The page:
I actually just this month kind of ran a club of my own that I came up with. So it’s called noodle noggins. And the purpose is to take kids from, I want to say, grade three to six and target the kiddos who aren’t doing very well academically, who might be struggling with writing skills or research skills. And but they still have that drive, like they want to succeed. And not every kid is going to be an honor roll student, but sometimes with that comes lack of self confidence or they keep getting the grades back and they’re not happy with them, but they’re trying their best. So I invented this lunch program where the kids come in and they pick a topic, any topic that they’d like to research and to find three fun facts. They have to, I make up three research questions for them and they go and they put it on a poster or a PowerPoint and every week when they come in, I give them a couple of noodles for lunch. And so, I haven’t seen anything like it. It was something that I know watching my sisters, like my sisters are very smart people but they have people in their friendships, even I had people in my friendship growing up that just were like defeated because no matter how hard they tried, they weren’t doing as well academically as they wanted. And so I’ve really seen these kiddos regain some confidence and trust in their own abilities. And I always tell them like, it’s not the grade, we’re not grading this. I just want to remind you that like, when you work hard, you are successful based on the outcome that you get. So, if you give it 110% and you get a 65 and that’s good for you, then you’re golden. That’s successful. So, I haven’t seen anything like it. It might be popping up in other schools because I’ve shared it with all of my team. So, yeah, that’s probably one that I haven’t really heard of before.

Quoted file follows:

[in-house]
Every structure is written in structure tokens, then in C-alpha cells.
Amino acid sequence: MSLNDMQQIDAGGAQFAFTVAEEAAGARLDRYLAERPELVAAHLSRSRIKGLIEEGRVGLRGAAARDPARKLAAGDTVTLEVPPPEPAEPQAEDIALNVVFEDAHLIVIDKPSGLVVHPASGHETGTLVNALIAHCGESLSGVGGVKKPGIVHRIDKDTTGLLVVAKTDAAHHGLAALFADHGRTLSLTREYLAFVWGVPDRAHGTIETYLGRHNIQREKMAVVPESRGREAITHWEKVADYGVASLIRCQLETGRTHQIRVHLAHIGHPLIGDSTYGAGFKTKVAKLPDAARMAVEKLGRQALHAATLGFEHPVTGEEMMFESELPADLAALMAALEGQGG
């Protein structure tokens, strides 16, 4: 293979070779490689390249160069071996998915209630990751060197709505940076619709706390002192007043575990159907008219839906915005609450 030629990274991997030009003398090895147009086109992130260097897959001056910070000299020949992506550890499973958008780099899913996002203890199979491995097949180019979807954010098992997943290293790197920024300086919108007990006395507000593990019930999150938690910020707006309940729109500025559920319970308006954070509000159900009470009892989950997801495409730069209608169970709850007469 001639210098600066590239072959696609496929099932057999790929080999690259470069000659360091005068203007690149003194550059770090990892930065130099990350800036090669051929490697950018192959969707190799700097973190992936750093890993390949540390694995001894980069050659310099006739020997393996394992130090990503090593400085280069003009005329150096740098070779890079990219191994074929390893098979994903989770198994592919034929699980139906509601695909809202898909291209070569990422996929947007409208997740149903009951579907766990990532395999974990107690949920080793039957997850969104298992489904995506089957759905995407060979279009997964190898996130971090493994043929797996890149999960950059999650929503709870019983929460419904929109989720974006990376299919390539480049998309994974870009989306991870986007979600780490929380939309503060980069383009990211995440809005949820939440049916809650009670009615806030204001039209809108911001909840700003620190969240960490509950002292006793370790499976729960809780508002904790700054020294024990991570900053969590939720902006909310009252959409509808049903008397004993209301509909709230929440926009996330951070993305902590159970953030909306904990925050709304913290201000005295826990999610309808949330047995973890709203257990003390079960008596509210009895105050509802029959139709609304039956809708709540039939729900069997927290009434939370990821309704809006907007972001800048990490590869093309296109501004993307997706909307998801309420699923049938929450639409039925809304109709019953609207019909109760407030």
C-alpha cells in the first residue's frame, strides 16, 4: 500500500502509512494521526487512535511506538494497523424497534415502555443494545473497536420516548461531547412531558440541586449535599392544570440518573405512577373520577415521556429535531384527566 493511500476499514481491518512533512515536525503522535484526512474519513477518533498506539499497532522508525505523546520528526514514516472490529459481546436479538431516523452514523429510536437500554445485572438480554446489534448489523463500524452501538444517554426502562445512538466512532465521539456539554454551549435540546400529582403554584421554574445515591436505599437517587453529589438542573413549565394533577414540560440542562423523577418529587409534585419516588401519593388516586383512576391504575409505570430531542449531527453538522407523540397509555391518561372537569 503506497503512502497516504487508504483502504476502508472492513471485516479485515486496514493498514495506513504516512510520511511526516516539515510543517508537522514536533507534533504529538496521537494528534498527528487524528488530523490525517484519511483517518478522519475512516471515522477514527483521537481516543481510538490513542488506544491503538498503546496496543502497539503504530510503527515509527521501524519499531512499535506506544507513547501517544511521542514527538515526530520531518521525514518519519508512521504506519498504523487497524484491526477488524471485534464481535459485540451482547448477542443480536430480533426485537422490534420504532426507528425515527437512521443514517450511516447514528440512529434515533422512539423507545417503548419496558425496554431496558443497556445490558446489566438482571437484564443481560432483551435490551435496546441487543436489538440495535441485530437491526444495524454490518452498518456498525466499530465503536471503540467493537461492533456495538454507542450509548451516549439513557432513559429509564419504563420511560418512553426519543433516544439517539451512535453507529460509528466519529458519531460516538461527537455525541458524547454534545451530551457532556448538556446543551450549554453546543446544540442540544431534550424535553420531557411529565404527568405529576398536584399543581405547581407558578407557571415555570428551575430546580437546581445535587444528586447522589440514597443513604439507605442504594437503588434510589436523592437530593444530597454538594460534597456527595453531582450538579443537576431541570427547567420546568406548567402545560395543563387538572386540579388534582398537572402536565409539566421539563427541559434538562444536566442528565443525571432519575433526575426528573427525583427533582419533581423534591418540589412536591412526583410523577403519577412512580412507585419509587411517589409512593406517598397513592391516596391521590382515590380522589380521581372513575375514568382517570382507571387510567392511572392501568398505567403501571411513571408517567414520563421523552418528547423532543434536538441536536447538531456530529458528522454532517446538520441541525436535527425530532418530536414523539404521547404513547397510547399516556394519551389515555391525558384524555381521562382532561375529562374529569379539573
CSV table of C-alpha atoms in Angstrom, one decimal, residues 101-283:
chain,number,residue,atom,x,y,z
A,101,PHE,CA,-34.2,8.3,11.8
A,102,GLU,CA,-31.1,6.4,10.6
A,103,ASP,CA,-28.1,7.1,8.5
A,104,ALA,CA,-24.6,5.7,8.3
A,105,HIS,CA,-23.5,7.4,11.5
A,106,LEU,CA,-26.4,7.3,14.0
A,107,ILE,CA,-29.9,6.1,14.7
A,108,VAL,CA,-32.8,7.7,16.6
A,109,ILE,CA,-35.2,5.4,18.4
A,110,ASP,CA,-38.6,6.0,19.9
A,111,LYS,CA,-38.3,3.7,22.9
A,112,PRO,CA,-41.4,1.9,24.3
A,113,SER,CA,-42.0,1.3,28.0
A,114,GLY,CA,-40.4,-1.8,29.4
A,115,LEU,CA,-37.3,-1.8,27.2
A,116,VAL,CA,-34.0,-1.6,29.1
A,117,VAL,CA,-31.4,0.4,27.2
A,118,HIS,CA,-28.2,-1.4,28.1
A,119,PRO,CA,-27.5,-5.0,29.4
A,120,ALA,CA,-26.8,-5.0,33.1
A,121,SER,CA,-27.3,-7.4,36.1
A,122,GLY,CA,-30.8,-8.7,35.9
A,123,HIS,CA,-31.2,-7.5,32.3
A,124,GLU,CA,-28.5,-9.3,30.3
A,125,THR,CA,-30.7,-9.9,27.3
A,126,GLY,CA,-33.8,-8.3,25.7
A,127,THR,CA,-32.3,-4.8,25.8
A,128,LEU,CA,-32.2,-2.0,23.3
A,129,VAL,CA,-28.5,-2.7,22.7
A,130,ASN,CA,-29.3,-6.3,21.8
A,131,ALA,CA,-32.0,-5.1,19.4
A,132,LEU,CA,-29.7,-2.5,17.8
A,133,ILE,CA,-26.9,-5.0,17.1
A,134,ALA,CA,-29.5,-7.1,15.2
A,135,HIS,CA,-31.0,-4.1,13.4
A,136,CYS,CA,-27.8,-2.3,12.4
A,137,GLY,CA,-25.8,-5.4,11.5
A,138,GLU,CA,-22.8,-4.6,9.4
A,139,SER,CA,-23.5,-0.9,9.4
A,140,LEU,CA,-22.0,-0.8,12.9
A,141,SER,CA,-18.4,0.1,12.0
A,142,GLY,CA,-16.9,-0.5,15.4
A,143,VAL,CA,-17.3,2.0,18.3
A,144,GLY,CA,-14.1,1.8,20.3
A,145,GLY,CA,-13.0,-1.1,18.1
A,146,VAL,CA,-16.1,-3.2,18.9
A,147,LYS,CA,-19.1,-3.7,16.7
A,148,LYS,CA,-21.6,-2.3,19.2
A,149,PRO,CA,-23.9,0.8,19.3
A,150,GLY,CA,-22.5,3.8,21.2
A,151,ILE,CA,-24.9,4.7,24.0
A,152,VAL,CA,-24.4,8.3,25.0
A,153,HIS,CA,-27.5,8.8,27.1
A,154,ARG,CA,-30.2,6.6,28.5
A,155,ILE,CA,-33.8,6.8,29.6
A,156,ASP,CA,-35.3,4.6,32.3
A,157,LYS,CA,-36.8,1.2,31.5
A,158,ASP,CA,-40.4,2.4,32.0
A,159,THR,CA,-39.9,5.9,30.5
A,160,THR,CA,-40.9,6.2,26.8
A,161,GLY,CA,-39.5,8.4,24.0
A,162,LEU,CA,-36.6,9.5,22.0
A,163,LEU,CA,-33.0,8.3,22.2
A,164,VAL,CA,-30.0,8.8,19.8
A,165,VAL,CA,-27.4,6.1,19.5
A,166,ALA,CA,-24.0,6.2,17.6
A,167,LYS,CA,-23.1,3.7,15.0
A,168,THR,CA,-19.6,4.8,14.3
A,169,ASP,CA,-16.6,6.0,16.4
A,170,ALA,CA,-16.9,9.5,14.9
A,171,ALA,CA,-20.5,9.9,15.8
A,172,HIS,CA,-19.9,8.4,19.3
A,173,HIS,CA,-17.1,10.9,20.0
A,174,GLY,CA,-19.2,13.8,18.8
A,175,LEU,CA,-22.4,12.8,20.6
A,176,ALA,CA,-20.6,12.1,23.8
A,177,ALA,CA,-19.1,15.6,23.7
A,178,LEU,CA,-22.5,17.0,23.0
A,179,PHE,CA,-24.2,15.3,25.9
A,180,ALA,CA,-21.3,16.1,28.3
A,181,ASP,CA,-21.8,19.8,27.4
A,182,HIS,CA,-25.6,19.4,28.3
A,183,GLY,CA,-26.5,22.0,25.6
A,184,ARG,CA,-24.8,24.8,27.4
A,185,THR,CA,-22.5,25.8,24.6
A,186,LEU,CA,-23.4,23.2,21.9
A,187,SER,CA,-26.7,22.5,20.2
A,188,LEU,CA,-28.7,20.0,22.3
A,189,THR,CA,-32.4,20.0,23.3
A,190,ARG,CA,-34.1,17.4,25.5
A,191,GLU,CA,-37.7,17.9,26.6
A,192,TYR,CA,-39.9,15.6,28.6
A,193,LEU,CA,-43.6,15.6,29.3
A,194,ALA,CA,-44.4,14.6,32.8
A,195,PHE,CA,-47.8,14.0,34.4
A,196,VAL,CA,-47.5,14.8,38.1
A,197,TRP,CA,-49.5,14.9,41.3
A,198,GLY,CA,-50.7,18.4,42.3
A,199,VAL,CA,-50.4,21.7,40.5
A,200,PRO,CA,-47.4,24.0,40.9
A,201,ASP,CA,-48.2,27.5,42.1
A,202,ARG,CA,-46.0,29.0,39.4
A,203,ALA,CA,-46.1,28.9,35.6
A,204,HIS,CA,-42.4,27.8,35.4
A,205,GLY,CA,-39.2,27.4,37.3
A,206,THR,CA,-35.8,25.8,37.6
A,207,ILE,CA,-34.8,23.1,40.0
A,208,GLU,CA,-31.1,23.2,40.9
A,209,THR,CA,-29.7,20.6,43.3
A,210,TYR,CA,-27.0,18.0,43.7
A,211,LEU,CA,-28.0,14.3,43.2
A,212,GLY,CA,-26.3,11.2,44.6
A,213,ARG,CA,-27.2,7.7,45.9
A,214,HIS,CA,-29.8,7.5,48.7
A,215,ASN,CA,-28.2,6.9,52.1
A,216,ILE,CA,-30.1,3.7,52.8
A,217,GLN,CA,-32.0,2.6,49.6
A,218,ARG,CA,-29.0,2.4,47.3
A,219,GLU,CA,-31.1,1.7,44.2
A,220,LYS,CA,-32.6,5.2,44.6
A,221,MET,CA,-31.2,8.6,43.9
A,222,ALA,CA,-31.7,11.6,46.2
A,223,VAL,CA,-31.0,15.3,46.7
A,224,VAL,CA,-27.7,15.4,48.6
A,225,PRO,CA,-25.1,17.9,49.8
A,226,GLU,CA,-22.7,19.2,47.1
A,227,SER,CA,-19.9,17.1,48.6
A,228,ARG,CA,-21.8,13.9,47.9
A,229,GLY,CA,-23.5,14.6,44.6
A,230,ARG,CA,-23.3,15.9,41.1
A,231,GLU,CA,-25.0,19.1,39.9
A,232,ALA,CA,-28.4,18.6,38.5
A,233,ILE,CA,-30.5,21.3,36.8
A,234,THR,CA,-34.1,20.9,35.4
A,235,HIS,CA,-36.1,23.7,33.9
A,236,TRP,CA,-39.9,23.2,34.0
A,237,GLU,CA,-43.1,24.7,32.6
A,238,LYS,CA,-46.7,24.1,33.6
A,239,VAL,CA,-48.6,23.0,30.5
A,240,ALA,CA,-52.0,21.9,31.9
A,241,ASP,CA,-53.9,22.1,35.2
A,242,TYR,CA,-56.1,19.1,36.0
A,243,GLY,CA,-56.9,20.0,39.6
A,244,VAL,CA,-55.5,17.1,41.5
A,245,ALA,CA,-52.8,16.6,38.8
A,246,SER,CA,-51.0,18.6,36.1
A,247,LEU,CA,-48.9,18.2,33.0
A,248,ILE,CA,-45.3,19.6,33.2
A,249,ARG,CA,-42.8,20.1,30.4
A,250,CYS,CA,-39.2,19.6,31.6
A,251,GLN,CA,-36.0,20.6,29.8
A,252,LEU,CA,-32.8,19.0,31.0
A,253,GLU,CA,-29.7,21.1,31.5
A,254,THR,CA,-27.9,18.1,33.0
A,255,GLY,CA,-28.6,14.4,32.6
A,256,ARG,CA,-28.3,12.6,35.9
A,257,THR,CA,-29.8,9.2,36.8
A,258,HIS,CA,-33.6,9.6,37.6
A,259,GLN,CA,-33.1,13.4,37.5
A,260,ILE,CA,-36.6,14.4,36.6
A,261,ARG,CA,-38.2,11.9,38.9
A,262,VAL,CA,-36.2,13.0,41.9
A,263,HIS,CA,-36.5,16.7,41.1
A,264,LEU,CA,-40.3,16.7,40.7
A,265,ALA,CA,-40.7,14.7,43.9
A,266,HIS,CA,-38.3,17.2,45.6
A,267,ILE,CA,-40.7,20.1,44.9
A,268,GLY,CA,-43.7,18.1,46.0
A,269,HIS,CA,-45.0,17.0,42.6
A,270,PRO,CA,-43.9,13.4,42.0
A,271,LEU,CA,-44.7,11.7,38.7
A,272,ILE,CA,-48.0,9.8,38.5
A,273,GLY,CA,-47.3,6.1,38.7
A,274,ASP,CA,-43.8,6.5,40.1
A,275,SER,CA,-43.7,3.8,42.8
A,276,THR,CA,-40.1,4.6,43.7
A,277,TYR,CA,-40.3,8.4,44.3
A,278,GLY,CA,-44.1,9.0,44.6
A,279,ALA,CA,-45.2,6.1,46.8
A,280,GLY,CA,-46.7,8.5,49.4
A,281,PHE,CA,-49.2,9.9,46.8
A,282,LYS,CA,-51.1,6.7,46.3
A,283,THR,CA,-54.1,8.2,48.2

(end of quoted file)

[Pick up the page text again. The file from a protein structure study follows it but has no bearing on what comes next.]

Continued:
Sam Demma
Free noodles and extra help and resources sounds like a great club to me. What does empowerment mean to you? I know empowering young people is a big part of your your role and from your passion as you explain these different clubs, I can tell that you care about it. What is it like, what does empowerment mean to you?

Ireland Black